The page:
The demand for distance learning is growing rapidly due to the covid-19 pandemic and it is further exacerbating the education inequalities in the country. (more…)
Although covid–19 led to disruption of the education sector in many countries, in South Africa it created an opportunity to address the digital divide at some public schools.
It is the 45th anniversary of the Soweto uprising, however, South African youth are still plagued with an array of socio-economic issues.
Foundation phase teachers in South Africa have been left reeling after new teaching and learning adjustments, varying from school to school, were made as a consequence of the covid-19 pandemic and nationwide lockdown.
Embattled teachers have found themselves under fire in the front line of a unique crisis – and in general they have individually risen to the challenge by finding ways and means to win the battle for the welfare and education of their learners.
“Since the beginning of the lockdown, I always say, ‘I have survived depression’. It was a lot,” said Reabetsoe Motsoaledi, a grade three teacher at SPARK Theresa Park, an independent school in Pretoria North.
Foundation phase teachers, who teach grades R to three, were left on unstable footing after the covid-19 pandemic forced a national lockdown, and closure of primary schools across South Africa, in late March.
“I had submissions every day. I found myself crying out of nowhere because I was just so drained. I even lost weight from all the stress. It really put a strain on me,” said Motsoaledi as she sat at a desk in her empty classroom, her face mask pulled down to her chin.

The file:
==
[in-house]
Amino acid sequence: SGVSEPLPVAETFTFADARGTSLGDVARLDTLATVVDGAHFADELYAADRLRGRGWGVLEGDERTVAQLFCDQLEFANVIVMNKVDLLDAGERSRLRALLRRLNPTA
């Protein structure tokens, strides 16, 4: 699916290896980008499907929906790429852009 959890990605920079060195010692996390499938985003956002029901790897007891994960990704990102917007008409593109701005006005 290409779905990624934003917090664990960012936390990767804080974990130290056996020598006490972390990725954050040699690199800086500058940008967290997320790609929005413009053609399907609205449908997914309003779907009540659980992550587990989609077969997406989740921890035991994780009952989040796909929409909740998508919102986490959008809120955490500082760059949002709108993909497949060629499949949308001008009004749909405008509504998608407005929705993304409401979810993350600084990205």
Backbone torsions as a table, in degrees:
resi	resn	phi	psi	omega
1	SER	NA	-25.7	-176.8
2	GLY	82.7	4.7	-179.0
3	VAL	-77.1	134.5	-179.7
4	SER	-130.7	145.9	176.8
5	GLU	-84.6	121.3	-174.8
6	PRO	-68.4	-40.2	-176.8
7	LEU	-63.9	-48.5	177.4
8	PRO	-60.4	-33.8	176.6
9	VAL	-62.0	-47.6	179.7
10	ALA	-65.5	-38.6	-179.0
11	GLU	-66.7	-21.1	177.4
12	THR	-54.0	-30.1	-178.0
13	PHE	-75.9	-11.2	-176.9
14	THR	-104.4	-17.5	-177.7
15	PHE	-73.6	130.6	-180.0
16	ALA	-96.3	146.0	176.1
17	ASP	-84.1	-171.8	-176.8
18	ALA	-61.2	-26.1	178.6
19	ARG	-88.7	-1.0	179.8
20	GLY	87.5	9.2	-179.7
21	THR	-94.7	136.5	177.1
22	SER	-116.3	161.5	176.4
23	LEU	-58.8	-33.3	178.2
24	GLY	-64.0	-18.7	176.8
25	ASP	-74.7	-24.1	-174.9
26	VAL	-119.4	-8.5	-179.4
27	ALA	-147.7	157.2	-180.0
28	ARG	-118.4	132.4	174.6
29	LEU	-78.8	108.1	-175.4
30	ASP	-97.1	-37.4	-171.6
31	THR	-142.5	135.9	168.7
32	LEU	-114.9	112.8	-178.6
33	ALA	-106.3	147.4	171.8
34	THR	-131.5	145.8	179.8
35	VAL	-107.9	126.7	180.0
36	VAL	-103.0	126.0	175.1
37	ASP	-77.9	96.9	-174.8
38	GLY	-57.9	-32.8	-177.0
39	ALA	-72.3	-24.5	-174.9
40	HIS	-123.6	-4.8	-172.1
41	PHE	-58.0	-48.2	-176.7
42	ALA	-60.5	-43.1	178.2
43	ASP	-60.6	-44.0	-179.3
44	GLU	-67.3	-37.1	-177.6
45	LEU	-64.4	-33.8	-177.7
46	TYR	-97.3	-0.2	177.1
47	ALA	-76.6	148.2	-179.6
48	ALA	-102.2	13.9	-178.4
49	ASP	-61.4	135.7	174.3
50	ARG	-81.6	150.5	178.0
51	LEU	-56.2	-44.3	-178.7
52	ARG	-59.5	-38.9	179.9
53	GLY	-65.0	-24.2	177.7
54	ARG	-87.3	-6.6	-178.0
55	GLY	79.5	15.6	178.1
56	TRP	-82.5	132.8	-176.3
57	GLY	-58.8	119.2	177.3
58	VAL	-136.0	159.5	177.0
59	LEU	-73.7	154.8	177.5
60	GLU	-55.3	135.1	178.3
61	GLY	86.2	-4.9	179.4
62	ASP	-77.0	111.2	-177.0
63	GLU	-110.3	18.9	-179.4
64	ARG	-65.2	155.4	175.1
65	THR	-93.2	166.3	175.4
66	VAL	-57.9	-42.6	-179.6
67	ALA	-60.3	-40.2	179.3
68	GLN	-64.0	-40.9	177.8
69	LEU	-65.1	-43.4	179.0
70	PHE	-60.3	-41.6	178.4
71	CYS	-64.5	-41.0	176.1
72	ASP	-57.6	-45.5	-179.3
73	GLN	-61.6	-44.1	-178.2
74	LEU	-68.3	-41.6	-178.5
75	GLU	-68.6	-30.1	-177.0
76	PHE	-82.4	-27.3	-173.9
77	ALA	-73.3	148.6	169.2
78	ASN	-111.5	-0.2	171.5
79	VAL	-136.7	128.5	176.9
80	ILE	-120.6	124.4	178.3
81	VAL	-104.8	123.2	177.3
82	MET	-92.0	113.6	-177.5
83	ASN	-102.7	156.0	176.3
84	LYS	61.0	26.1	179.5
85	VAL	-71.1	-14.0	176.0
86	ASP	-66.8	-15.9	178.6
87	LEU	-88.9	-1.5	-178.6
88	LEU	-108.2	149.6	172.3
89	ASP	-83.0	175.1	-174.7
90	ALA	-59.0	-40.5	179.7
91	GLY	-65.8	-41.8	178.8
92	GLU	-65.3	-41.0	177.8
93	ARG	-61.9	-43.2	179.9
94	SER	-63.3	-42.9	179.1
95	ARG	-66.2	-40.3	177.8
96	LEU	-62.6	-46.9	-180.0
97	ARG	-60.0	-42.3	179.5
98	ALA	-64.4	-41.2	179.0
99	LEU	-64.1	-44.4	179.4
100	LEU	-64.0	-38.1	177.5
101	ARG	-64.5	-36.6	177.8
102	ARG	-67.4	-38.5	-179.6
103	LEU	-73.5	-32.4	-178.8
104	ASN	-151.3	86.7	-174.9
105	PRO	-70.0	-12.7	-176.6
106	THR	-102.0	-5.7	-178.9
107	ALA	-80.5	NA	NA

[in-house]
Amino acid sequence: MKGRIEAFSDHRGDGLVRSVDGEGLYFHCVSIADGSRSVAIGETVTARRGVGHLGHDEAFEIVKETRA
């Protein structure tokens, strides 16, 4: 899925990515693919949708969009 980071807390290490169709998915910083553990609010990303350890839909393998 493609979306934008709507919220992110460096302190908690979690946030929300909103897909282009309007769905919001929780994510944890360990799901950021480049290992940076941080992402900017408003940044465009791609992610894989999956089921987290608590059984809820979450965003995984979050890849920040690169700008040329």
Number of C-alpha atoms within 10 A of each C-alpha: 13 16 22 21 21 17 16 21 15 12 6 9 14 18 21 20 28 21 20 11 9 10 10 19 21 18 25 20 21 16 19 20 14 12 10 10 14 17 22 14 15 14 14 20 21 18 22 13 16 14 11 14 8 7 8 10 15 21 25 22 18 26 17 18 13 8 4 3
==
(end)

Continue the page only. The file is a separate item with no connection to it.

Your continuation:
A toll on their mental wellbeing
The South African Federation for Mental Health (SAFMH), a non-governmental organisation that advocates for accessible mental health care, stated in an article published in October: “One in four people will be affected by a mental health disorder at some point in their lives.”
Lloyd Ripley-Evans, a psychologist based in Johannesburg, explained to Wits Vuvuzela that the covid-19 pandemic would naturally have an impact on an individual’s mental health.
“This [covid-19] has been a prolonged trauma that the world has experienced and it has created so many knock-on effects,” said Ripley-Evans. “Pandemic aside, if somebody is going through something difficult on a personal level, it’s going to affect them in a work space because it can be quite consuming. Their capacity to be present can be impacted.”
Foundation phase teachers are no less at risk than other frontline workers of having their mental wellbeing compromised. According to Ripley-Evans, this could also influence their relationship with their learners.
“I think it has been significantly harder for foundation phase teachers to engage with their students effectively,’’ he said. ‘’Their ability to engage and connect with their students to the same level as before has significantly been impacted.”
Motsoaledi explained that adjusting to a new way of teaching online, at the start of the lockdown, came with some unforeseen anxiety.
“You have to keep in mind that parents are going to be in your video and watching you,” explained Motsoaledi. “Now you get even more nervous because you need to make sure everything is correct and you have to be the teacher that doesn’t make mistakes. But that’s not fair, because teachers do make mistakes.”
SPARK schools have made use of an online programme, known as AskNelson, throughout the covid-19 pandemic. AskNelson is an Employee Assistance Programme (EAP), free of charge to the teachers and designed to provide them with immediate emotional support. Teachers can rate how they are feeling on any given day and are put in touch with a local counsellor if they need help.
The teachers at SPARK schools are able to use the programme at their own discretion and do not have to disclose its use to the school, confirmed SPARK Theresa Park assistant principal, Tshegofatso Diale.